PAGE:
5 Questions to Wu Fei (composer, vocalist, guzheng virtuoso)

Nashville-based composer, vocalist, and guzheng virtuoso Wu Fei recently found an unlikely spark of inspiration in the little known story of European Jewish refugees who fled eastward to Shanghai during World War II and eventually relocated to San Francisco. Her piece Hello Gold Mountain, a collaboration with contemporary music ensemble chatterbird and oud player Shanir Ezra Blumenkranz, was recently dubbed “Best New Classical Work” of 2019 by Nashville Scene. The February 2019 premiere took the city by storm as the musicians partnered with the Tennessee Immigrant and Refugee Rights Coalition, the Jewish Federation of Nashville and Middle Tennessee, the Chinese Arts Alliance of Nashville, and the Nashville Public Library to bring the stories of these refugees to life in community programming events. As a graduate of the China Conservatory of Music in Beijing and Mills College in Oakland, Wu Fei’s own personal journey shares dimensions of the Hello Gold Mountain story—the pain of loss coupled with the fresh possibilities of life in a new country.

You’ve described Hello Gold Mountain as a “requiem for lost possibilities of the Jewish community of Shanghai.” What vision of these “lost possibilities” are you ultimately trying to convey in the piece?

I live in Nashville, Tennessee—the heartland of American music and a hotbed of musical cross-culturalism. In this city and nearby regions, west African music brought over by enslaved people got mixed up with Celtic, English, and French folk music. Over many generations these fusions helped create blues, jazz, rock, and all the sub-genres that came after.

Imagine if the Jewish composers of wartime Shanghai had stayed there, collaborated with local musicians, and learned local folk music? Imagine if these composers became a natural part of the landscape for Chinese musicians? Imagine if this collaboration lasted for generations and not just a number of years. That did not happen. Hello Gold Mountain is my attempt to write music that I think could have come out of the fascinating cultural possibilities of the Jewish presence in Shanghai.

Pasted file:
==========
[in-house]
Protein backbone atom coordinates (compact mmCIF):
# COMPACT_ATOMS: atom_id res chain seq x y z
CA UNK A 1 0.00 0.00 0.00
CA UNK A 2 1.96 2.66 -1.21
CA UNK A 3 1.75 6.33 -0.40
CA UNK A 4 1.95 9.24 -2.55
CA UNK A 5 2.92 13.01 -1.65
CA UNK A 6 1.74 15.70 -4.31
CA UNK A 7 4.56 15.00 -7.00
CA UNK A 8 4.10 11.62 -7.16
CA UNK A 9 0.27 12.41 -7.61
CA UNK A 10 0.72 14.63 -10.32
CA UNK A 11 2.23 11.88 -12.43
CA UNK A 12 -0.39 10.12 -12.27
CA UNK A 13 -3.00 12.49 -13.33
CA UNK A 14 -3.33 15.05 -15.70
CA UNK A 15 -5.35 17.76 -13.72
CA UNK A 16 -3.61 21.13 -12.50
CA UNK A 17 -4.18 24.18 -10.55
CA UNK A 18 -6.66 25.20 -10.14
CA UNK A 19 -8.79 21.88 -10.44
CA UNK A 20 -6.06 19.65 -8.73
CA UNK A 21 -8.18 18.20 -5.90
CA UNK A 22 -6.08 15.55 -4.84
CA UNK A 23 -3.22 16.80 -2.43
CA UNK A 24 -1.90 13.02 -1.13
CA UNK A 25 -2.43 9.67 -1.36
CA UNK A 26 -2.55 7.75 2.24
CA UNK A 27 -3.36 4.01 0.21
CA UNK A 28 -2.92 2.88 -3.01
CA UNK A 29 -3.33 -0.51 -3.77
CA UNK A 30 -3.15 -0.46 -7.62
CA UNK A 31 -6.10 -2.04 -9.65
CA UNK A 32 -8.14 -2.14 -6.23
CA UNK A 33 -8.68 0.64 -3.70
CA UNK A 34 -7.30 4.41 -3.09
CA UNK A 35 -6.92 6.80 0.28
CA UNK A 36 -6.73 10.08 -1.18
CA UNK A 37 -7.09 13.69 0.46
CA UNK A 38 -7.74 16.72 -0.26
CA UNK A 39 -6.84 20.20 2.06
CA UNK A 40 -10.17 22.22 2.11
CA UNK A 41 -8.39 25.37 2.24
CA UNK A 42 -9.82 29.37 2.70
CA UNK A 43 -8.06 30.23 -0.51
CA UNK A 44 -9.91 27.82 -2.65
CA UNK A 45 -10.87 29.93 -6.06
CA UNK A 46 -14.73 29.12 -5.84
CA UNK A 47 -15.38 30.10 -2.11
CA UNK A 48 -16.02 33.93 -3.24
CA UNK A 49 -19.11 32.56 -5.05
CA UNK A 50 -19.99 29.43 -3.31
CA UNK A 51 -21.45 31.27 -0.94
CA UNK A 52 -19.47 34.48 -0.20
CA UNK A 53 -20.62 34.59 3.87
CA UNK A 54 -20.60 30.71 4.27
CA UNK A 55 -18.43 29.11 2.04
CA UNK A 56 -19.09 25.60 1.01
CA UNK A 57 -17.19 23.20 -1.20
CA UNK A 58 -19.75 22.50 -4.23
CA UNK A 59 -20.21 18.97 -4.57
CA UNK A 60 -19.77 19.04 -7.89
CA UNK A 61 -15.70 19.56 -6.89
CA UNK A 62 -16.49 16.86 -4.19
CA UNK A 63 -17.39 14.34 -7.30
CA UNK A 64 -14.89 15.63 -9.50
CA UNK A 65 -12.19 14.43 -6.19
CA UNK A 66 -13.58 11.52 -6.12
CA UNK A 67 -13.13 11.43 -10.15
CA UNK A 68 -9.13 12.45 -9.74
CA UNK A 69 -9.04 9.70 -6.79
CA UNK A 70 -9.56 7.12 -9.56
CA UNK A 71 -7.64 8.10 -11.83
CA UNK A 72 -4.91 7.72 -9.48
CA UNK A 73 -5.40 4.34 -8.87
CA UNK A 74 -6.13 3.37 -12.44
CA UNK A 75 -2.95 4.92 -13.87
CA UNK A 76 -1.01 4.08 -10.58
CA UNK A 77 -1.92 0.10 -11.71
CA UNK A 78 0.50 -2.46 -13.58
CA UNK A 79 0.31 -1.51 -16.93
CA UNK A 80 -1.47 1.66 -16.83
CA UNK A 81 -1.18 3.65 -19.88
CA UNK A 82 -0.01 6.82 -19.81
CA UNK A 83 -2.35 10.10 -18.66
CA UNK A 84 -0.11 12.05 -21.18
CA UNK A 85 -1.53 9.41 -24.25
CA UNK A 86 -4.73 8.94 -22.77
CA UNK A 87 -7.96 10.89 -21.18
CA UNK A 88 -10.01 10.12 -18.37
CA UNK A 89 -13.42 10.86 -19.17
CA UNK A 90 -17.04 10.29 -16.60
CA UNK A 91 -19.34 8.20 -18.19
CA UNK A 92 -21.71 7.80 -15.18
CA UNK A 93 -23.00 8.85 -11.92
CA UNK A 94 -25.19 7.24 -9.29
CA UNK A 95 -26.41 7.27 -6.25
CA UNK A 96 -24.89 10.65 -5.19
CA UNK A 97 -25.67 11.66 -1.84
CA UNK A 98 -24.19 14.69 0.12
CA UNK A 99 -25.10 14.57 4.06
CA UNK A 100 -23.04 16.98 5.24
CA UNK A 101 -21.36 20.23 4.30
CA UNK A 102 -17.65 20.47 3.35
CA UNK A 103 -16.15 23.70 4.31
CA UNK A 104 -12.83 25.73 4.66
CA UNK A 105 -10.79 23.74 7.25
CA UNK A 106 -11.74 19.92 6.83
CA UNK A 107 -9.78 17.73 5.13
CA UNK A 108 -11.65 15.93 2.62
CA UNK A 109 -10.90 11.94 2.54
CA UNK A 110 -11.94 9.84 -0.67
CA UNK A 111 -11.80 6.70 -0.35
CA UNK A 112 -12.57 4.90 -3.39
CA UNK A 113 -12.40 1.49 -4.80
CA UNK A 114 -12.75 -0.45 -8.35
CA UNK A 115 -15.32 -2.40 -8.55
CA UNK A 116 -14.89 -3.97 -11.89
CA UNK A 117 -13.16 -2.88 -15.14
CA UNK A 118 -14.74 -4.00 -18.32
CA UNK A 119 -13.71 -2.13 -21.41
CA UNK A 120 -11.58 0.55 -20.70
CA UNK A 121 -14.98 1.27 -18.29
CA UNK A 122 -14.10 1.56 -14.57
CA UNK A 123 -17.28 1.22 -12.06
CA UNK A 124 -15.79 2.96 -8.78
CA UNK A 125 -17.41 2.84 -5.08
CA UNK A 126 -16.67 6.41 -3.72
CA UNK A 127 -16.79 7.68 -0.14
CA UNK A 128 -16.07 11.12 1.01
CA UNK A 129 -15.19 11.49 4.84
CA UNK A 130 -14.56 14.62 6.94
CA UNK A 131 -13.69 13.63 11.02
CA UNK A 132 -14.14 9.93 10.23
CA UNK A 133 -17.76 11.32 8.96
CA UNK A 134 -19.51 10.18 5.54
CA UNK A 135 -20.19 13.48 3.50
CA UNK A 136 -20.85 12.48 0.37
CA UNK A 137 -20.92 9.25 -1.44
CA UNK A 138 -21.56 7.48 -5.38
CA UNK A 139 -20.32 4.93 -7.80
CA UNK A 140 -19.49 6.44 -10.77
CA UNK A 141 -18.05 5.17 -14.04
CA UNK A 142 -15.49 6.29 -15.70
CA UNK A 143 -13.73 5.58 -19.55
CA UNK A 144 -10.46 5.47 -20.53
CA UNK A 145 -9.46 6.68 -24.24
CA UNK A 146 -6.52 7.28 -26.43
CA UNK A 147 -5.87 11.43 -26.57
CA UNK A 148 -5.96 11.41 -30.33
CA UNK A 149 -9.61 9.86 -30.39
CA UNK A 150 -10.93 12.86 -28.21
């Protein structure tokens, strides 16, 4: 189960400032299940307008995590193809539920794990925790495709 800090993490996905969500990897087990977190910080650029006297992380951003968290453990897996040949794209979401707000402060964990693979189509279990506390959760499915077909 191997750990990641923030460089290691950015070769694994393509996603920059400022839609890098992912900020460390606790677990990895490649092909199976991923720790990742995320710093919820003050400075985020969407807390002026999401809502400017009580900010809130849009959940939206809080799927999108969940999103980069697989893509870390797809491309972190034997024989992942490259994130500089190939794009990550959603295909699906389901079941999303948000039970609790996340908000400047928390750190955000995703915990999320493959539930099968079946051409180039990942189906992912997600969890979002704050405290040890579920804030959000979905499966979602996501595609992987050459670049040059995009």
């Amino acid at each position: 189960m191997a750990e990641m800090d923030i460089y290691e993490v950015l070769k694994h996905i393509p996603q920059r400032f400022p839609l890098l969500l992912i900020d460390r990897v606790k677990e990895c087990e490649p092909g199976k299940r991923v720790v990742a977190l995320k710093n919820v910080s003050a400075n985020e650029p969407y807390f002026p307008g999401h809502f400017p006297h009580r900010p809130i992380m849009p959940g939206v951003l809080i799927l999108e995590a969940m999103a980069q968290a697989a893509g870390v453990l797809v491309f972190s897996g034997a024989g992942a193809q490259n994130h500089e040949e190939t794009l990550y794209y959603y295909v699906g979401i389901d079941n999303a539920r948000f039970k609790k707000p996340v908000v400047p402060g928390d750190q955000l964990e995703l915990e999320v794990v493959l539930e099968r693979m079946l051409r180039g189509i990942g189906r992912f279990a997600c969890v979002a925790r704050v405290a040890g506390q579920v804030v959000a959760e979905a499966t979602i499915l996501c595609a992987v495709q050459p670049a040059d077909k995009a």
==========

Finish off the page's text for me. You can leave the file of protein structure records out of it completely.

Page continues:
Hello Gold Mountain sheds new light on a turbulent, devastating moment in both Jewish and Chinese history, which has significant parallels to the harsh realities facing refugees and migrants around the world today. How do you hope audiences will respond to the piece?

The events that inspired Hello Gold Mountain are obviously part of a large and complicated subject regarding the challenges of refugees and migrants. One aspect I hope audiences will want to learn more about from this chapter in history is the impact of languages on these moments. In music, every language has its own unique ability to bring emotional detail and context to the meaning of a piece. But language also plays a complicated role in how different cultures and traditions understand one another, especially in periods of conflict like those Hello Gold Mountain focuses on.

I believe immersing oneself in another language is also to immerse yourself in a new culture, not just new words. Knowing the considerable hurdles these communities had to clear in order to embrace one another is something that we are seeing today in our communities, and, unfortunately, with only varying degrees of success. What I hope Hello Gold Mountain conveys is the idea that embracing one another is how to find a new and higher path to truth. The more clarity and collaboration we have in pursuing truth, the less we can be used (by the very few powerful and divisive ones) to hurt each other.

Wu Fei--Photo by Jérôme Pierson